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Effect Of Different Carburizing Material
[Illustrations: FIGS. 33 to 37.] Each of these different p...

Introduction Of Carbon
The matter to which these notes are primarily directed is the...

Annealing Alloy Steel
The term alloy steel, from the steel maker's point of view, r...

Effect Of A Small Amount Of Copper In Medium-carbon Steel
This shows the result of tests by C. R. Hayward and A. B. Joh...

Case-hardening Treatments For Various Steels
Plain water, salt water and linseed oil are the three most co...

Quenching The Work
In some operations case-hardened work is quenched from the bo...

Hardening Carbon Steel For Tools
For years the toolmaker had full sway in regard to make of st...

Carburizing By Gas
The process of carburizing by gas, briefly mentioned on page ...

Effects Of Proper Annealing
Proper annealing of low-carbon steels causes a complete solu...

Critical Points
One of the most important means of investigating the properti...

Annealing Of Rifle Components At Springfield Armory
In general, all forgings of the components of the arms manufa...

Composition Of Transmission-gear Steel
If the nickel content of this steel is eliminated, and the pe...

Leeds And Northrup Optical Pyrometer
The principles of this very popular method of measuring tempe...

Properties Of Steel
Steels are known by certain tests. Early tests were more or l...

Sulphur
Sulphur is another impurity and high sulphur is even a greate...

Carbon Tool Steel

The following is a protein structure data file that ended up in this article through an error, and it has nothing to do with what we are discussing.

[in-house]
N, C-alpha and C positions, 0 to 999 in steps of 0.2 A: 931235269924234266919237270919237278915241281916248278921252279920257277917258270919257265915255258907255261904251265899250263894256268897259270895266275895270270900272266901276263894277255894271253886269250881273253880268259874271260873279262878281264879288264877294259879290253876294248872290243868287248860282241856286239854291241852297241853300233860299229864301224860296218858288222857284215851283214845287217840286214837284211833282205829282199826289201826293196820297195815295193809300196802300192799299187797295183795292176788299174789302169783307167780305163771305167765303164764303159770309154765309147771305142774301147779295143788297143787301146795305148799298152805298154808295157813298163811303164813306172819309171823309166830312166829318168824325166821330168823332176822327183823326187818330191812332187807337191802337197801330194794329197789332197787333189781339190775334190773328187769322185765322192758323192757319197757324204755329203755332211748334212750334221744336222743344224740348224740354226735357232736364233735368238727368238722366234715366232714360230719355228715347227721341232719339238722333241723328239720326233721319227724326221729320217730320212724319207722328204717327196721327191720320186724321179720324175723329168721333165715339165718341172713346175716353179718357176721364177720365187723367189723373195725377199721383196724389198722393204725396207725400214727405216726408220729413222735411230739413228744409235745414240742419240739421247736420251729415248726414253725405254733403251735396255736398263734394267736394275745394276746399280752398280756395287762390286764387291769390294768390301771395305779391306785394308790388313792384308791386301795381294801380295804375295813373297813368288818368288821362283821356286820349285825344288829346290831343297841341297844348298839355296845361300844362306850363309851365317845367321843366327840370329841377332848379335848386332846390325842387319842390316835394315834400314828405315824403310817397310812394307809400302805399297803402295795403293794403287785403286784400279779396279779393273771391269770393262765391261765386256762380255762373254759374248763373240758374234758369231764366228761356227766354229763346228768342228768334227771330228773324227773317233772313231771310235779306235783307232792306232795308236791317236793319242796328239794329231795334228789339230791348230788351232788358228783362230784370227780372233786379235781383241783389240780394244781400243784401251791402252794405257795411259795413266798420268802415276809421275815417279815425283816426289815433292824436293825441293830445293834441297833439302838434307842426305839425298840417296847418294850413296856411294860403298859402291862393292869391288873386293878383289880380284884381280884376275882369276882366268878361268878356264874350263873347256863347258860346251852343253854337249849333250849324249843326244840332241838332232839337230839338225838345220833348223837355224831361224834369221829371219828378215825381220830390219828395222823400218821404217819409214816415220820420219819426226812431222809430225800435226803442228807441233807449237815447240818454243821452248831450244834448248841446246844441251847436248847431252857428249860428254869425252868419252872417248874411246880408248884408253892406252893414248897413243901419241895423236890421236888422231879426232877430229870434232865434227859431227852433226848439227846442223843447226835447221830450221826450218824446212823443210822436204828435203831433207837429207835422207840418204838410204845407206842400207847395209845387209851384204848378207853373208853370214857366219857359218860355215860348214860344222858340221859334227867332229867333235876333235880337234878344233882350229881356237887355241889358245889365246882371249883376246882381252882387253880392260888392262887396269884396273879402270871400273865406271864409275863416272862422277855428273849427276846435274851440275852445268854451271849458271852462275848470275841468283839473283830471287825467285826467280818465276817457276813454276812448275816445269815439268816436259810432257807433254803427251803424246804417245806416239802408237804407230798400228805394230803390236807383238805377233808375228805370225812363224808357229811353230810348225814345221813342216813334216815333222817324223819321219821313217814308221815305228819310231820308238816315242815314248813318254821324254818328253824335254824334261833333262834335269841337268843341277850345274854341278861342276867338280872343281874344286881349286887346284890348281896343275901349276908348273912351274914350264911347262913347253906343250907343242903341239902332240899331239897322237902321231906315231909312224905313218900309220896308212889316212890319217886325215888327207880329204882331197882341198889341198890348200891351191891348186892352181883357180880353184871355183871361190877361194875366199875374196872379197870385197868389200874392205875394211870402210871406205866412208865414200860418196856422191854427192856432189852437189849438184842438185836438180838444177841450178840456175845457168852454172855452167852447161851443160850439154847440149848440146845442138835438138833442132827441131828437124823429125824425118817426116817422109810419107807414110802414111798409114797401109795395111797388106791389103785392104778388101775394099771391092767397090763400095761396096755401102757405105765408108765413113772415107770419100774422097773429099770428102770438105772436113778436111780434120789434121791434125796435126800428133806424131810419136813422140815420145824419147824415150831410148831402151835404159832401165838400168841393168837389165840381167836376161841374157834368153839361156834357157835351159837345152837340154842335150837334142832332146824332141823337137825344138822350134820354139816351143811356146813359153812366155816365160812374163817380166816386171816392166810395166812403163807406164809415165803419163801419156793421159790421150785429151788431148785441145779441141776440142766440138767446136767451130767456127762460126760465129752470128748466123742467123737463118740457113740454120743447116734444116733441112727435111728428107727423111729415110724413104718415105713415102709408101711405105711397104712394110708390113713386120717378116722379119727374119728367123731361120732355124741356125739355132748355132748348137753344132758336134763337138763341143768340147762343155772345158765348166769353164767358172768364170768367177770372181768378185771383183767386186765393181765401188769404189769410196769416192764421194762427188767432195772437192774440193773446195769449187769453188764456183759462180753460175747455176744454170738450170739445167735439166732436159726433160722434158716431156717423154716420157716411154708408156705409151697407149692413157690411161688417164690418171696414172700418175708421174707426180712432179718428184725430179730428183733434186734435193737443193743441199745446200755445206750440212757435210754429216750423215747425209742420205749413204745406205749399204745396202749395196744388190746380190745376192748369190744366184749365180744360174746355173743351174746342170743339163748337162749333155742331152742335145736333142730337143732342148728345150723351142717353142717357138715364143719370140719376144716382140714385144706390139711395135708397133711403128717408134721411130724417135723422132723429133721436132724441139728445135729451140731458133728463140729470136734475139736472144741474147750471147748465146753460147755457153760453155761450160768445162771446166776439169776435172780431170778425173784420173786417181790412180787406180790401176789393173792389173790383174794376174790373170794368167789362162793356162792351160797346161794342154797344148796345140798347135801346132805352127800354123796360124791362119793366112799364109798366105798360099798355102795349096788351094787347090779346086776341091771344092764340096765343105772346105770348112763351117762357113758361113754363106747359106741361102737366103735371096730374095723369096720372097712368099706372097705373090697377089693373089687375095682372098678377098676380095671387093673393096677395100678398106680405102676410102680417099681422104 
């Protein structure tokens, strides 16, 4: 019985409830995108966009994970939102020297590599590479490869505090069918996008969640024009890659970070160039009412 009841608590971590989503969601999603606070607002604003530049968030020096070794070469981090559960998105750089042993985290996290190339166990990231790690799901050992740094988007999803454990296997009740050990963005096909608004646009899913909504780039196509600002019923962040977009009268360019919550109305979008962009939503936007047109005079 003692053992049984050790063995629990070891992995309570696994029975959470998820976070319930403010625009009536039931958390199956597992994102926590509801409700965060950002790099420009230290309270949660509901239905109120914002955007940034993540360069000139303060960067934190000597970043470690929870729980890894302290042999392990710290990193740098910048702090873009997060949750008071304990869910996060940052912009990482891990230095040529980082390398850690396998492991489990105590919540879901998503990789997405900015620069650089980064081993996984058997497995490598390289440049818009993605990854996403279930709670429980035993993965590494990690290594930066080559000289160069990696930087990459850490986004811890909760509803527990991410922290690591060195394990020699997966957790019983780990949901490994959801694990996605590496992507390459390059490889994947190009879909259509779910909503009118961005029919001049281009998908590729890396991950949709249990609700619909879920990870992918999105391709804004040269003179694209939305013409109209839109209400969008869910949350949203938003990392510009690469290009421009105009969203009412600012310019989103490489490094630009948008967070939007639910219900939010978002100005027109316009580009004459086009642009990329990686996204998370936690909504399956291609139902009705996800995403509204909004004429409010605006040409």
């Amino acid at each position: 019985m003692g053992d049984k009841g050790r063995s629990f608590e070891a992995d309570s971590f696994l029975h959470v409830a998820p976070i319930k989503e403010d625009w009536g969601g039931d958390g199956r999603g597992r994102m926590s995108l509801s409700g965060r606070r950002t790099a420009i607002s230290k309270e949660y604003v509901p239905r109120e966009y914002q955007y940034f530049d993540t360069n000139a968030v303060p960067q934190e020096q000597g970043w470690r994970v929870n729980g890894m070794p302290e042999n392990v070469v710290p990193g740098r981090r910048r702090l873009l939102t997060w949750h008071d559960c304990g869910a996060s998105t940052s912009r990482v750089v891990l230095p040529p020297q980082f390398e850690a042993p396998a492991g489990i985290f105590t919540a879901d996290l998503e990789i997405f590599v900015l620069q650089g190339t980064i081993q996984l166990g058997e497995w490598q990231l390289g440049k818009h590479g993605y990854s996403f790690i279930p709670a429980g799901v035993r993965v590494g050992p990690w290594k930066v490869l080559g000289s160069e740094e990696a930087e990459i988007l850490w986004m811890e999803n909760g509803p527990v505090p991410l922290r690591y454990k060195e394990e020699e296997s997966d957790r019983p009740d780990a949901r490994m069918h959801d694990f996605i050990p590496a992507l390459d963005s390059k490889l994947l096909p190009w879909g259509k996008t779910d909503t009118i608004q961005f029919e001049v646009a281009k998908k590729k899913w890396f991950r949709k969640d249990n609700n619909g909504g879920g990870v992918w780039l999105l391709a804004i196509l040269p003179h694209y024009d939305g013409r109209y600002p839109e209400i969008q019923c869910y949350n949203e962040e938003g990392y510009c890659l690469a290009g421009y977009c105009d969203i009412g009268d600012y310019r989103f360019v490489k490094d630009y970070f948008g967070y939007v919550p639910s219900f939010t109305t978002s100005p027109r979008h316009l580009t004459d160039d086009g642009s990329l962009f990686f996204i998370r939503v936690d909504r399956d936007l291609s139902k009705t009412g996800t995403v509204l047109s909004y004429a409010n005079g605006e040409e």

Heat to a bright red, about 1,500 to 1,550 deg.F. Do not ham...

The Pyrometer And Its Use
In the heat treatment of steel, it has become absolutely nece...

Preventing Cracks In Hardening
The blacksmith in the small shop, where equipment is usually ...

Tool Or Crucible Steel
Crucible steel can be annealed either in muffled furnace or b...

Testing And Inspection Of Heat Treatment
The hard parts of the gear must be so hard that a new mill f...



Forging High-speed Steel






Category: THE FORGING OF STEEL

Heat very slowly and carefully to from 1,800
to 2,000 deg.F. and forge thoroughly and uniformly. If the forging
operation is prolonged do not continue forging the tool when the
steel begins to stiffen under the hammer. Do not forge below 1,700 deg.F.
(a dark lemon or orange color). Reheat frequently rather than prolong
the hammering at the low heats.

After finishing the forging allow the tool to cool as slowly as
possible in lime or dry ashes; avoid placing the tool on the damp
ground or in a draught of air. Use a good clean fire for heating.
Do not allow the tool to soak at the forging heat. Do not heat any
more of the tool than is necessary in order to forge it to the
desired shape.





Next: Carbon Tool Steel

Previous: Steel Can Be Worked Cold



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